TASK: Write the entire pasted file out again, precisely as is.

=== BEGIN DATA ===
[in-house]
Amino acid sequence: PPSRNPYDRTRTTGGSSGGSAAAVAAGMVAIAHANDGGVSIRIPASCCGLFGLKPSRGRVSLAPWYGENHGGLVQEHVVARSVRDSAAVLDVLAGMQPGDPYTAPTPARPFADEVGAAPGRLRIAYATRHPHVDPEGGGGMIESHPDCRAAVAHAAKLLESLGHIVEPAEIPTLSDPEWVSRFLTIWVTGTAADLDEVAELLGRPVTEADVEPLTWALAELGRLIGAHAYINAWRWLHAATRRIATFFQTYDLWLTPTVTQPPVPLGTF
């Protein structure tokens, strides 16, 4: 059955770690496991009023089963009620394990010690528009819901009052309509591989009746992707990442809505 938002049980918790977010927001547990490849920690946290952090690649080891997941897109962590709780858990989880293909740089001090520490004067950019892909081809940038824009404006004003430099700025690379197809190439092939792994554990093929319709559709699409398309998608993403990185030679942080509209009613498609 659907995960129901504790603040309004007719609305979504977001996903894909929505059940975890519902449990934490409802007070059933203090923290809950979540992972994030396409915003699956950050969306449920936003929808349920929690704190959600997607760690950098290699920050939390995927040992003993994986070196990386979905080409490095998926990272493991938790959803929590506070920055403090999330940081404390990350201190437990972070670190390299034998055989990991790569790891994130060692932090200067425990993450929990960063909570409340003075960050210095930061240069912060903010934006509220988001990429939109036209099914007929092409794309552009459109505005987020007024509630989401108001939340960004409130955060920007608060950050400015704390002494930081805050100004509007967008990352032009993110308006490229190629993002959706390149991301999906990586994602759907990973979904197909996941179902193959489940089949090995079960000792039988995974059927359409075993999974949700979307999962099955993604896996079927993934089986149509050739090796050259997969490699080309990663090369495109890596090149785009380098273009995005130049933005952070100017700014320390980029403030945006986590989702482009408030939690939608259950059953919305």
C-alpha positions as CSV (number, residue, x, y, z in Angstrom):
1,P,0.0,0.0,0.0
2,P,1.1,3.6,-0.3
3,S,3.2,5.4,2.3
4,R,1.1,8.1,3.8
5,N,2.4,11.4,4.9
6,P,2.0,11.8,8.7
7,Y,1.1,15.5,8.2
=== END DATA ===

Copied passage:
[in-house]
Amino acid sequence: PPSRNPYDRTRTTGGSSGGSAAAVAAGMVAIAHANDGGVSIRIPASCCGLFGLKPSRGRVSLAPWYGENHGGLVQEHVVARSVRDSAAVLDVLAGMQPGDPYTAPTPARPFADEVGAAPGRLRIAYATRHPHVDPEGGGGMIESHPDCRAAVAHAAKLLESLGHIVEPAEIPTLSDPEWVSRFLTIWVTGTAADLDEVAELLGRPVTEADVEPLTWALAELGRLIGAHAYINAWRWLHAATRRIATFFQTYDLWLTPTVTQPPVPLGTF
């Protein structure tokens, strides 16, 4: 059955770690496991009023089963009620394990010690528009819901009052309509591989009746992707990442809505 938002049980918790977010927001547990490849920690946290952090690649080891997941897109962590709780858990989880293909740089001090520490004067950019892909081809940038824009404006004003430099700025690379197809190439092939792994554990093929319709559709699409398309998608993403990185030679942080509209009613498609 659907995960129901504790603040309004007719609305979504977001996903894909929505059940975890519902449990934490409802007070059933203090923290809950979540992972994030396409915003699956950050969306449920936003929808349920929690704190959600997607760690950098290699920050939390995927040992003993994986070196990386979905080409490095998926990272493991938790959803929590506070920055403090999330940081404390990350201190437990972070670190390299034998055989990991790569790891994130060692932090200067425990993450929990960063909570409340003075960050210095930061240069912060903010934006509220988001990429939109036209099914007929092409794309552009459109505005987020007024509630989401108001939340960004409130955060920007608060950050400015704390002494930081805050100004509007967008990352032009993110308006490229190629993002959706390149991301999906990586994602759907990973979904197909996941179902193959489940089949090995079960000792039988995974059927359409075993999974949700979307999962099955993604896996079927993934089986149509050739090796050259997969490699080309990663090369495109890596090149785009380098273009995005130049933005952070100017700014320390980029403030945006986590989702482009408030939690939608259950059953919305």
C-alpha positions as CSV (number, residue, x, y, z in Angstrom):
1,P,0.0,0.0,0.0
2,P,1.1,3.6,-0.3
3,S,3.2,5.4,2.3
4,R,1.1,8.1,3.8
5,N,2.4,11.4,4.9
6,P,2.0,11.8,8.7
7,Y,1.1,15.5,8.2